Gov. Deal today vetoed 10 pieces of legislation. The following are Deal’s veto messages:
Veto Number 1
SB 281: Senate Bill 281 would require that the State of Georgia offer a specific type of health insurance product in the state health insurance plan. The Department of Community Health has announced the plan to procure additional product offerings for the state health insurance plan which closely mirrors the general intent of this legislation. I agree with the author of this legislation that the state health insurance plan should include additional options, particularly options that are consumer-driven. However, to avoid any problem with the new product offerings not specifically conforming to the rather specific requirements set out in this legislation, out of an abundance of caution, I hereby VETO Senate Bill 281.
Veto Number 2
SB 326: The original as filed Senate Bill 326 was amended with language providing additional daily expense allowance for the members of the State Personnel Board, the State Transportation Board, the Veterans Service Board, the Board of Natural Resources, and the State Board of Education. Current law sets the daily expense allowance for members at $105. This bill increases the board members’ daily expense allowance by sixty-seven percent. Given the lack of justification provided for such increases in the board members’ daily expense allowance, I hereby VETO Senate Bill 326.
Veto Number 3
HB 670: Currently, business trade names are housed and accessed in the Superior Courts of our state. This bill would create a statewide registry of business trade names to be housed and maintained by the Georgia Superior Court Clerks’ Cooperative Authority. Several provisions of this legislation are concerning. This legislation would effectively increase taxes on small businesses by raising trade name registration fees and would add new fees for canceling or reregistering existing trade names. I also have significant concerns about the language in the bill which attempts to dedicate these fees for a specific purpose. For these reasons, I VETO HB 670.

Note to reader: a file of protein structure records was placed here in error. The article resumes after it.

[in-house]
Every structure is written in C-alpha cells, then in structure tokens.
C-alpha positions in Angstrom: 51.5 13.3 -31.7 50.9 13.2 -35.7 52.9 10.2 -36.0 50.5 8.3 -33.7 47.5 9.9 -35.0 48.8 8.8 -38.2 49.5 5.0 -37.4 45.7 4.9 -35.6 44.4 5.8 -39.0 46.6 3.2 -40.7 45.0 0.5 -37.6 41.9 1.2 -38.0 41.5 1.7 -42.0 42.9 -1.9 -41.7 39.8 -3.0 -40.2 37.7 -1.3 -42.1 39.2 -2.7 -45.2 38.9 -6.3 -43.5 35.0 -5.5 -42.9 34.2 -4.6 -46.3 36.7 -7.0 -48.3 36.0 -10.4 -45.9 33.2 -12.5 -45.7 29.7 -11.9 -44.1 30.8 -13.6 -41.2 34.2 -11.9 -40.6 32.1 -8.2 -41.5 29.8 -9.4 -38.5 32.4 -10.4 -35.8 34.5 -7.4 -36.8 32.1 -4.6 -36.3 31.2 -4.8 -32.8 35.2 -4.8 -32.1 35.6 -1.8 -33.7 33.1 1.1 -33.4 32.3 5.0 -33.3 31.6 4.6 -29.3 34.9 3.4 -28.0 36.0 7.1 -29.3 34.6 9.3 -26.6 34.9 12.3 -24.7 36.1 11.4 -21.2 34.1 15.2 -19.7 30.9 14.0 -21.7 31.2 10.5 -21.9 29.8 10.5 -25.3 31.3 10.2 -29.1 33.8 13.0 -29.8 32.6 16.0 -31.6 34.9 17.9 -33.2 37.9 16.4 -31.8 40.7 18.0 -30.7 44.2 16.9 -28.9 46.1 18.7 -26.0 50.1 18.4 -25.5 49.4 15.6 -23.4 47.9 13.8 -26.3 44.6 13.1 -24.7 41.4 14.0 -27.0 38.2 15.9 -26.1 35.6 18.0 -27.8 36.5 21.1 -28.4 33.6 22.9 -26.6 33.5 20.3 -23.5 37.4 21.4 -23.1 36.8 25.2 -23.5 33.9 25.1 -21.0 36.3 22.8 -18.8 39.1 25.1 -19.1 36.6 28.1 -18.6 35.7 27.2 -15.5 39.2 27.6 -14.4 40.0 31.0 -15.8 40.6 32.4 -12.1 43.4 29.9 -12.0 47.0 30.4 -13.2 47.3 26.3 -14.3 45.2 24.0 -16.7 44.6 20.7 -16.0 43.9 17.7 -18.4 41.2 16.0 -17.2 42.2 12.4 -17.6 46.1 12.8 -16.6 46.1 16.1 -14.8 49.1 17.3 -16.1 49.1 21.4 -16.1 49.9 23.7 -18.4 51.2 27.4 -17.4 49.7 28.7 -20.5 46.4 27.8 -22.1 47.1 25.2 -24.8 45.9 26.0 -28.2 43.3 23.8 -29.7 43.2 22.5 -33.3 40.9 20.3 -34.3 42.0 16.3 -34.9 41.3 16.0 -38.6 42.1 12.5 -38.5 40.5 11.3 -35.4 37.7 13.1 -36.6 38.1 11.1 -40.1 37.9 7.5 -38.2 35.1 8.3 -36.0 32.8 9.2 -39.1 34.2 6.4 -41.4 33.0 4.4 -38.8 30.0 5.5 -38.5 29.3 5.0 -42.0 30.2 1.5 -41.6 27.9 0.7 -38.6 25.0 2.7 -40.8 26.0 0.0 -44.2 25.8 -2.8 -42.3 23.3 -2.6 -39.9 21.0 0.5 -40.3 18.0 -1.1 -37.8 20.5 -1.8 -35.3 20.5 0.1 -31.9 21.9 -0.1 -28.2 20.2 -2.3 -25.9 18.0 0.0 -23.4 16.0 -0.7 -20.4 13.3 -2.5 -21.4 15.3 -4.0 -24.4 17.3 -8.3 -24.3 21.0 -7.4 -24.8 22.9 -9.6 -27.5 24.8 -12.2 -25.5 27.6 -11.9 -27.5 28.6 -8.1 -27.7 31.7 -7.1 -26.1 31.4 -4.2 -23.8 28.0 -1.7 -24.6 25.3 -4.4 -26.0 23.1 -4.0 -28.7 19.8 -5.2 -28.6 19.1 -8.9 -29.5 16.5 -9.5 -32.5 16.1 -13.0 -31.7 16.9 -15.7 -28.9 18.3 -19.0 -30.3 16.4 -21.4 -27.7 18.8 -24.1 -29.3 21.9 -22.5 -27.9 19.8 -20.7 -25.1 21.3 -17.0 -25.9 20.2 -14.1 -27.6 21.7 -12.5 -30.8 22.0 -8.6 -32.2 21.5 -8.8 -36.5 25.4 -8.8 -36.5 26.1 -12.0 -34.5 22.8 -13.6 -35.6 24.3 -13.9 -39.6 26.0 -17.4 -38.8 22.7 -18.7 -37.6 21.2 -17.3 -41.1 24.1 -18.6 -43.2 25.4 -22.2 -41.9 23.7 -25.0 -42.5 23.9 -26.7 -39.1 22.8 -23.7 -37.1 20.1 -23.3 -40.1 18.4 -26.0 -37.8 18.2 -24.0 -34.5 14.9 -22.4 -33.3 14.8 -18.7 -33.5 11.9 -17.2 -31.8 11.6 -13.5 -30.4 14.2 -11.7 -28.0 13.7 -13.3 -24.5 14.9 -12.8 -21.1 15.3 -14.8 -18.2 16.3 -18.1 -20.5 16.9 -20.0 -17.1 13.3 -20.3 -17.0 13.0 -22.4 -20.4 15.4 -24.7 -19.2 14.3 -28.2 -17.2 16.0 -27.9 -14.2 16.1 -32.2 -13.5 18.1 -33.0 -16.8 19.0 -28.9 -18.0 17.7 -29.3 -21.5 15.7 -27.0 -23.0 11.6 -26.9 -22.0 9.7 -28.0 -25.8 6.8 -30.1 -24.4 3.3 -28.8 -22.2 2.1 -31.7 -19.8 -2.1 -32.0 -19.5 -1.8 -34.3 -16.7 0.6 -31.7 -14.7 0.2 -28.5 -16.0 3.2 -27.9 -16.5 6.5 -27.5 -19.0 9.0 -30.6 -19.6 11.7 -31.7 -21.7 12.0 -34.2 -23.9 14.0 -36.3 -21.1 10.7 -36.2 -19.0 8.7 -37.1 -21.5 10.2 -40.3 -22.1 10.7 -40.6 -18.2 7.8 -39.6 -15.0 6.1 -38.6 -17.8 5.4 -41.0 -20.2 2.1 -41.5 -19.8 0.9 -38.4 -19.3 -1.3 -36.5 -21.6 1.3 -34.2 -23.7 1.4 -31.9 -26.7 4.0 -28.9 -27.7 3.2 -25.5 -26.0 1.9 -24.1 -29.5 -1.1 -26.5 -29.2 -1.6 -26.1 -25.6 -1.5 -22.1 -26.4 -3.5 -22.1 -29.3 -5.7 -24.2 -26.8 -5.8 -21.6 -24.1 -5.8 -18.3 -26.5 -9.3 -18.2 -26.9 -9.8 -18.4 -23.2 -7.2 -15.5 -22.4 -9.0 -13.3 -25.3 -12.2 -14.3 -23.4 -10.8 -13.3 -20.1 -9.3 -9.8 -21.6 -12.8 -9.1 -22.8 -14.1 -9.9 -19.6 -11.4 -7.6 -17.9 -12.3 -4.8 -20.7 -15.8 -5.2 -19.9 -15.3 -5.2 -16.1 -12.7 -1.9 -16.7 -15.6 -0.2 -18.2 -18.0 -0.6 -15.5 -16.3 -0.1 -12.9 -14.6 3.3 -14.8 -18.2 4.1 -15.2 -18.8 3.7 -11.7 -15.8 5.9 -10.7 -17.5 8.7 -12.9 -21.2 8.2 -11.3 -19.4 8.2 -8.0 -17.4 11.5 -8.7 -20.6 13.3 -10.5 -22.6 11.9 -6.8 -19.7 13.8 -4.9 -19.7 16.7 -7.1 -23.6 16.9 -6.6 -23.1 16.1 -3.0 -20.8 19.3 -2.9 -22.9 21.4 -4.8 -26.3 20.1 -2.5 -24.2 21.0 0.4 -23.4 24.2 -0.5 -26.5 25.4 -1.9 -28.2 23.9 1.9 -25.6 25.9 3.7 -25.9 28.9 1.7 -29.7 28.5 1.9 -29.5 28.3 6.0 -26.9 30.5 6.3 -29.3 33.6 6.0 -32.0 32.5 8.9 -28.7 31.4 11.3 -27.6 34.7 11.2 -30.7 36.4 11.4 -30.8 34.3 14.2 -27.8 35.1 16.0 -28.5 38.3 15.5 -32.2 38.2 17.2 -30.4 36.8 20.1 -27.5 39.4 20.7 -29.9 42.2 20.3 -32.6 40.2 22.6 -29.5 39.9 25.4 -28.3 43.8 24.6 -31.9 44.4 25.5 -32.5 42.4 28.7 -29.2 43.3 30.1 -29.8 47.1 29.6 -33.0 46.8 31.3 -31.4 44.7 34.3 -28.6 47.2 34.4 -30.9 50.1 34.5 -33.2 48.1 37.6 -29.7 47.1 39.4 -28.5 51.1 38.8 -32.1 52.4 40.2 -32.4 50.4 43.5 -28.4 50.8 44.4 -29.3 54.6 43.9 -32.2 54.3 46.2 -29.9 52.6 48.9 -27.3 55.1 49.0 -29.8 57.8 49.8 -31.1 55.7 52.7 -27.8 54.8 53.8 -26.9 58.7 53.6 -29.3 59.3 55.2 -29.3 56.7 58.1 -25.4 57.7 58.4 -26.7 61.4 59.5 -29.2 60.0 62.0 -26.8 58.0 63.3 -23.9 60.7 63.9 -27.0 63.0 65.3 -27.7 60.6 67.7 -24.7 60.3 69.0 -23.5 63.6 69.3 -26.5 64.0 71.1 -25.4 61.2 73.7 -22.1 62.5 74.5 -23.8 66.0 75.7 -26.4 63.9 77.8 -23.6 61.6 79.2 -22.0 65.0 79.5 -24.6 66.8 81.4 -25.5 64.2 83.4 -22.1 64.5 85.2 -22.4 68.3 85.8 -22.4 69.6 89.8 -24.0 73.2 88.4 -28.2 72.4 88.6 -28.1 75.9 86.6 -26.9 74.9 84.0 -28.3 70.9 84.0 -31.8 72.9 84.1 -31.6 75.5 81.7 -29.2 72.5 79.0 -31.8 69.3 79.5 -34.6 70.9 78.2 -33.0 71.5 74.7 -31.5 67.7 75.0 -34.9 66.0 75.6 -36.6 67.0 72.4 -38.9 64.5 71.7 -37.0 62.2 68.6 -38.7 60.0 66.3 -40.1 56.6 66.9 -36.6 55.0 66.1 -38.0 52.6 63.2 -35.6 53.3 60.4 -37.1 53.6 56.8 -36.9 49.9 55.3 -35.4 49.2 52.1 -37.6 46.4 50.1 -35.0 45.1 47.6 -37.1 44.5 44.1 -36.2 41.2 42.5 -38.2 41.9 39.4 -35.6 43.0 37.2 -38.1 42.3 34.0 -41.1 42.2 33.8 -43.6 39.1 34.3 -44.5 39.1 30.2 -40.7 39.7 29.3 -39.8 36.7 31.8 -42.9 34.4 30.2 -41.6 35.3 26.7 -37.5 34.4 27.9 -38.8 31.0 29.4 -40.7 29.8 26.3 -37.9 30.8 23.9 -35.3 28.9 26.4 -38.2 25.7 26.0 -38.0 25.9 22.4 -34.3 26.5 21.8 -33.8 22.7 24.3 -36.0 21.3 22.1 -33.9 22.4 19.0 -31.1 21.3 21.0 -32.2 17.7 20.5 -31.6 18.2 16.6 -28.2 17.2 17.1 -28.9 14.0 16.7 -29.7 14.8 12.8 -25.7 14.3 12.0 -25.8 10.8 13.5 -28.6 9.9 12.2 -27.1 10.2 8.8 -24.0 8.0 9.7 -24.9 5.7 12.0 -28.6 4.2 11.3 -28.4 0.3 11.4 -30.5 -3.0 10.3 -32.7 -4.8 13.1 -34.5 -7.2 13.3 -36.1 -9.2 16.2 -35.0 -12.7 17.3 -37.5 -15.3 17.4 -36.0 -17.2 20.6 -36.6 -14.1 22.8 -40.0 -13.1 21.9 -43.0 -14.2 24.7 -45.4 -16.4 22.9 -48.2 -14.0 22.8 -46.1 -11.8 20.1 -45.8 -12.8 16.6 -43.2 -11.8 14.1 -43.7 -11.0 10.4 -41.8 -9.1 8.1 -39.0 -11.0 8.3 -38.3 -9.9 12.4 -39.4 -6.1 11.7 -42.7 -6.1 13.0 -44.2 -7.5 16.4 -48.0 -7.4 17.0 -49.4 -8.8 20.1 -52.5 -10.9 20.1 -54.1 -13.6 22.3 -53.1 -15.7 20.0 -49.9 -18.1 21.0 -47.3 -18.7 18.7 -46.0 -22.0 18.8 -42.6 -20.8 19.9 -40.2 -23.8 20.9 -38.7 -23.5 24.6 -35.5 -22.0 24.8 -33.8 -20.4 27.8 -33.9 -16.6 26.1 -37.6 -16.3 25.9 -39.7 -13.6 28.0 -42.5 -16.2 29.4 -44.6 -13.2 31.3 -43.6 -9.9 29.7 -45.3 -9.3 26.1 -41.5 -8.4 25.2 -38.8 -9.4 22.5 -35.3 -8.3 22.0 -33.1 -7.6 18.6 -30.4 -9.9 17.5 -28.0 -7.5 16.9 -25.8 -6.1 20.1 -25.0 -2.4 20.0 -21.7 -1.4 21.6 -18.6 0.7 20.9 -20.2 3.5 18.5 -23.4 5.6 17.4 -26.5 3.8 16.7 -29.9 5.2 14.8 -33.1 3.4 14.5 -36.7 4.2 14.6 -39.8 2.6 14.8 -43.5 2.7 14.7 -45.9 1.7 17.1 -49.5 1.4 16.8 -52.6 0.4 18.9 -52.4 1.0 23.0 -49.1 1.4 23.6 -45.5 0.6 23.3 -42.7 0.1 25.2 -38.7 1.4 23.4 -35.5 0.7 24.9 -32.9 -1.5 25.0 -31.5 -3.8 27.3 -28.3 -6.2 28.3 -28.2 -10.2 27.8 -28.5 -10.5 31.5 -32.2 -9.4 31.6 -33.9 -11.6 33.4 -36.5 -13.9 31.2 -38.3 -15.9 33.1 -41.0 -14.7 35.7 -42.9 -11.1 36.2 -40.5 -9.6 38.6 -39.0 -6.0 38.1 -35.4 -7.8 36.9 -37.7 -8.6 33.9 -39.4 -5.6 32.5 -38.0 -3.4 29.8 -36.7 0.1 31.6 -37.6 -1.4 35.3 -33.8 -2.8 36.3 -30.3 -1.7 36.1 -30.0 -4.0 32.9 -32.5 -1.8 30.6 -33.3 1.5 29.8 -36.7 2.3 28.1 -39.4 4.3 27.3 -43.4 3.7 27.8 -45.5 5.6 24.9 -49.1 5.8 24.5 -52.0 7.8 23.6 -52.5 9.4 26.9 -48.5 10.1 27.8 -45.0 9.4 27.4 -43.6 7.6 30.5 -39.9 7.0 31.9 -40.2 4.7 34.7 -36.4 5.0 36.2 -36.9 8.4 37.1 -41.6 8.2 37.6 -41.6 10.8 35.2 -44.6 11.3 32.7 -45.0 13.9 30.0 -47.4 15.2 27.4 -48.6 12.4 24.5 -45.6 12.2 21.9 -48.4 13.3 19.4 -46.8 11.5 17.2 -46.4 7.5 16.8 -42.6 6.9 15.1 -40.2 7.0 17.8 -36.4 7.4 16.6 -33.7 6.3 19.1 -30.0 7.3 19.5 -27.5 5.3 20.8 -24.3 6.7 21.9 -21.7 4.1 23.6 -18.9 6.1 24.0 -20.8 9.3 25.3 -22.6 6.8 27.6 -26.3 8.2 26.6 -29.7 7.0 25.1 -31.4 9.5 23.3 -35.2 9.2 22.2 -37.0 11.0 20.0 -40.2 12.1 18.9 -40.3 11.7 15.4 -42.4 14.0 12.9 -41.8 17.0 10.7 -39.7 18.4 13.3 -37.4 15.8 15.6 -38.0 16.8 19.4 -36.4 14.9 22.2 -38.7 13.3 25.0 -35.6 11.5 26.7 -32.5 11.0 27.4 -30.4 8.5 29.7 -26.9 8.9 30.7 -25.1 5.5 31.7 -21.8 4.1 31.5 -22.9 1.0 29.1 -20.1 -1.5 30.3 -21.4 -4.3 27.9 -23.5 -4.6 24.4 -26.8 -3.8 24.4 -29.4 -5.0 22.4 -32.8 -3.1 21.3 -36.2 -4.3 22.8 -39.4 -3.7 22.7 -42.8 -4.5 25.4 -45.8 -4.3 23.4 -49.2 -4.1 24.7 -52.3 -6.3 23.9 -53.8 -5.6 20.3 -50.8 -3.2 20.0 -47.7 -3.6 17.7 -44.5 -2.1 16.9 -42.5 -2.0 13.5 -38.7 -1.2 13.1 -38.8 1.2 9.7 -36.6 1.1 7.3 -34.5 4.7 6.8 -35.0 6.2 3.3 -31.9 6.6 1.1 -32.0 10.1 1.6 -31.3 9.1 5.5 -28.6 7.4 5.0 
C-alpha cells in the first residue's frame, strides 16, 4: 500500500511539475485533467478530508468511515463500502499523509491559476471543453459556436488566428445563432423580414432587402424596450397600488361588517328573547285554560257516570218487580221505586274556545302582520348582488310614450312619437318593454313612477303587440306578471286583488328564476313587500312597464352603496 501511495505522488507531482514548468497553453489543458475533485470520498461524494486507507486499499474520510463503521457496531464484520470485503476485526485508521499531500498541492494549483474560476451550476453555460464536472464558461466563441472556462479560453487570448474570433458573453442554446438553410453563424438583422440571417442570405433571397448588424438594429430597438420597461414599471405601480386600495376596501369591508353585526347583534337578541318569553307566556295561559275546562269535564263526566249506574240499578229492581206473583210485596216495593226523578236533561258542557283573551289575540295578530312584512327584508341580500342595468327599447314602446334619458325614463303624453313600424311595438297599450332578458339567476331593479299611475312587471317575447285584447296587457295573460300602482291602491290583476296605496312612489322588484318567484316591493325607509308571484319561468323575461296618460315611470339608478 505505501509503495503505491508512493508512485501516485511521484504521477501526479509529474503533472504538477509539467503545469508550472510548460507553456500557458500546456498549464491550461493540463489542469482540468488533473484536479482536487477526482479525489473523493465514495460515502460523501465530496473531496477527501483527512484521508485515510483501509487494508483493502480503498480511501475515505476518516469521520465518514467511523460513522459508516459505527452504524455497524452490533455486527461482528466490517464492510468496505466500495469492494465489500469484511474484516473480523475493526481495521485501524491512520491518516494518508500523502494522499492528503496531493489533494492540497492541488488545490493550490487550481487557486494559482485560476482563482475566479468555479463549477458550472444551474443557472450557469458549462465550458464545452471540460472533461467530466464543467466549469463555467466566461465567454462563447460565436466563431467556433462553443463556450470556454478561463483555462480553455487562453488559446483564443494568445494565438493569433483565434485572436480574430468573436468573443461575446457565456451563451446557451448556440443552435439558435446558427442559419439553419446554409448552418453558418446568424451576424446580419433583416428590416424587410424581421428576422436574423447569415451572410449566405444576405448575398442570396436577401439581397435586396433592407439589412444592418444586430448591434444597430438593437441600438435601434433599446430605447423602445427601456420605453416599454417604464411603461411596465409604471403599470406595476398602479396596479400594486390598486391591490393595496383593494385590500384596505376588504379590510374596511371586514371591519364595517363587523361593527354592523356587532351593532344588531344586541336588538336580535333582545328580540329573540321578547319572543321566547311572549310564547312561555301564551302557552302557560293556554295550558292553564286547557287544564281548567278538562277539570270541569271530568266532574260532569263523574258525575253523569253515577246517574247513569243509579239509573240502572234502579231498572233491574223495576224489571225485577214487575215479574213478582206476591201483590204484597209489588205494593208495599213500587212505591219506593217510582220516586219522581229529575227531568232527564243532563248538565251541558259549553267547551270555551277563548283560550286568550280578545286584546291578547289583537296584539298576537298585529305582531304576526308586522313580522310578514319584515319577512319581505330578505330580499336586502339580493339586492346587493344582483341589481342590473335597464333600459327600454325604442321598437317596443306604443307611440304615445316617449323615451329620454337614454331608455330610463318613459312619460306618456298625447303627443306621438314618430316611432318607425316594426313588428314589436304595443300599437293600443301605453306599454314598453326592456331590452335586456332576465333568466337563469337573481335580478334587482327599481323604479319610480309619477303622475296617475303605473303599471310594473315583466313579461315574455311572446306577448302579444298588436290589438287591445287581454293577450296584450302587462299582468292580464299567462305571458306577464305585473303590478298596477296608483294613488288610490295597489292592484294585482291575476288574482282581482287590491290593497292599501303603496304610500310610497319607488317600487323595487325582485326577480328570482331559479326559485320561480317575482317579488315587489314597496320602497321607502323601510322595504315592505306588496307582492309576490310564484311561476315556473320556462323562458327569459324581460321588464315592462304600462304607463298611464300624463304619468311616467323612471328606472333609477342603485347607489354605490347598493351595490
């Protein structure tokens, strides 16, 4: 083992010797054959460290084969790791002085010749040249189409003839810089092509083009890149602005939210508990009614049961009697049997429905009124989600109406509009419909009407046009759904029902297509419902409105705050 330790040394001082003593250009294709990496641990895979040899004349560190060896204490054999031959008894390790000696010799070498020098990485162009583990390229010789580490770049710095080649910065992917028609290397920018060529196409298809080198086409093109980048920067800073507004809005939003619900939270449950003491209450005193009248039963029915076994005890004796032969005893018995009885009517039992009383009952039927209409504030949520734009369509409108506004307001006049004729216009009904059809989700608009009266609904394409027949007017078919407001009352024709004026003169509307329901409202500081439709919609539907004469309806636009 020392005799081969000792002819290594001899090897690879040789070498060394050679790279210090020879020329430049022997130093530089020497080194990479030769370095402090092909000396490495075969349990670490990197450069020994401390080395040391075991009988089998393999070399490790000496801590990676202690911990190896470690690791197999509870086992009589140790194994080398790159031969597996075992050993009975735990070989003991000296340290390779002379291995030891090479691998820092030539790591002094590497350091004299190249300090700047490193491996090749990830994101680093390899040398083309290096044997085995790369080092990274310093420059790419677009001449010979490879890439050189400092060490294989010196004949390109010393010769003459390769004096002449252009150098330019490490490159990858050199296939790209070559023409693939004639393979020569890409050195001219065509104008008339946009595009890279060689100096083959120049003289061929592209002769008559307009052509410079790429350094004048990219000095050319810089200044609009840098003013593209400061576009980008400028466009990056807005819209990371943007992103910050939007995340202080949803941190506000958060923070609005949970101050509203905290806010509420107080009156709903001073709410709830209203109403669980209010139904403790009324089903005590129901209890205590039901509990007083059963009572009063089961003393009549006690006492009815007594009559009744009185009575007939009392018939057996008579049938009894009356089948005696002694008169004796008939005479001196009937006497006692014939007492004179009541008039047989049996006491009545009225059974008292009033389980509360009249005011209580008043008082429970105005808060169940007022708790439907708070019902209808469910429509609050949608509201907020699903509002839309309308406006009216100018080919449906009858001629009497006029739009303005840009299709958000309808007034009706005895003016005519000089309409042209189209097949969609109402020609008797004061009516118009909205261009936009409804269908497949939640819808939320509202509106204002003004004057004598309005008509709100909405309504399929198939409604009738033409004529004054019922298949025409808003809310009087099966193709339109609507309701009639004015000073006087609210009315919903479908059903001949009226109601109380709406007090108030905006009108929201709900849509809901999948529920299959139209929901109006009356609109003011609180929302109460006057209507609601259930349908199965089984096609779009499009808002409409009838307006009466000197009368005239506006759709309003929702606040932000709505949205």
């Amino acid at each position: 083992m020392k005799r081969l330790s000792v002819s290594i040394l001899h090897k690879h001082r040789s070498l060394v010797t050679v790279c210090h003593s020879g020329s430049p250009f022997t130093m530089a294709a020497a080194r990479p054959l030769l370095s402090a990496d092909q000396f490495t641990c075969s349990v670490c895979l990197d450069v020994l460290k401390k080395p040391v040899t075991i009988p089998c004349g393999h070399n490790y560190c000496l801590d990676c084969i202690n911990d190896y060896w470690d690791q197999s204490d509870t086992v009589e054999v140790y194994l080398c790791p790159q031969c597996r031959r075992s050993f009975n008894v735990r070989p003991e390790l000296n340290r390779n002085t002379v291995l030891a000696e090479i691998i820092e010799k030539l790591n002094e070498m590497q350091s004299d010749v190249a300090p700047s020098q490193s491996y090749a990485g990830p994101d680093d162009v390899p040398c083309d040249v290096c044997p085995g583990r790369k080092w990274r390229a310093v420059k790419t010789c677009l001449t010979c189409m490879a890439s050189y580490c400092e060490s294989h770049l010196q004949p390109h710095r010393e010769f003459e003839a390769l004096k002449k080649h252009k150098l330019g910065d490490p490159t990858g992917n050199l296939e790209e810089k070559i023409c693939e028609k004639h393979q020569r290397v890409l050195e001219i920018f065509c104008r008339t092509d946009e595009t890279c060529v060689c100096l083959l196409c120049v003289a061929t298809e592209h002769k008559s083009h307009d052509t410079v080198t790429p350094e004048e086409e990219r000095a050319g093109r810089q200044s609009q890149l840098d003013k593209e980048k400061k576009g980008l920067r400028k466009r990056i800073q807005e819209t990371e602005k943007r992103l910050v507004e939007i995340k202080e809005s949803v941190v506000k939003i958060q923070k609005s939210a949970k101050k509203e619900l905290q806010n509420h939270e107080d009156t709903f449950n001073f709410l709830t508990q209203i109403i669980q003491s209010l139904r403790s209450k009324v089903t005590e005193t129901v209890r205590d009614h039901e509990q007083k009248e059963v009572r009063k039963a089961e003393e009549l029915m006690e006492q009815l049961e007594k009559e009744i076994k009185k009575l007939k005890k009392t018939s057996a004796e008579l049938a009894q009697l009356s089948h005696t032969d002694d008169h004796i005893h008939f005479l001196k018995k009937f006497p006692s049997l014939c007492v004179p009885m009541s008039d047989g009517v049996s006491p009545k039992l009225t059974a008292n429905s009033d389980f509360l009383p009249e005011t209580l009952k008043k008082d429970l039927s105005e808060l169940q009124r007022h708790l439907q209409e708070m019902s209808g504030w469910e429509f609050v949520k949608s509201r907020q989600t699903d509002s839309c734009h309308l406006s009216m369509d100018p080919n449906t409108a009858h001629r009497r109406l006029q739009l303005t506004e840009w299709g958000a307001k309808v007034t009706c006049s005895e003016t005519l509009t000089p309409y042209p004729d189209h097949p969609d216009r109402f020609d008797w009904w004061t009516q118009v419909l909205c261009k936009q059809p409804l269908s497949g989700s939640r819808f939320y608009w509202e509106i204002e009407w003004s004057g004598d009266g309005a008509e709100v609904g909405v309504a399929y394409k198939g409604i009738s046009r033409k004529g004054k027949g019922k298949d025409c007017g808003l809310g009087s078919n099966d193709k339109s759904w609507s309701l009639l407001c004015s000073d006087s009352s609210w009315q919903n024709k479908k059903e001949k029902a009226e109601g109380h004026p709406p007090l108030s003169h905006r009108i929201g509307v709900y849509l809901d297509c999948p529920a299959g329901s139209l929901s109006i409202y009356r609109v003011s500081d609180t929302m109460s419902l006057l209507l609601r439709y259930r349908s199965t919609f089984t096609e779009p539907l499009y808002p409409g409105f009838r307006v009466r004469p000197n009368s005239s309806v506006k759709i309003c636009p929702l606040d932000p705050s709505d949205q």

Veto Number 4
HB 729: Georgia’s existing Title Ad Valorem Tax law (“TAVT”), enacted March 1, 2013, eliminated the “birthday tax” and substituted it with a one-time payment upon the transfer of the vehicle title. I support the main effort of this bill, which sought to ensure there was no gaming of the vehicle trade-in valuations during the purchase and trade-in of a used car. However, the inclusion of the language regarding a lease finance company being eligible for a trade-in reduction at the end of a leased term significantly changes the trade-in definition. Current law states that local governments must receive a base amount and the first recalibration of the disbursements is Jan. 1, 2016. The first recalibration of the state target collection is July 1, 2015, which will determine if the tax rate requires a change. The negative effects of the lease provision on the state and local collections would be addressed in both recalibrations. I am vetoing this legislation because I believe it is too soon to implement a law that adversely affects revenue, thus, leaving the state of Georgia TAVT taxpayers in a more unstable position as the split between the state and local governments share of this revenue. Accordingly, I VETO HB 729.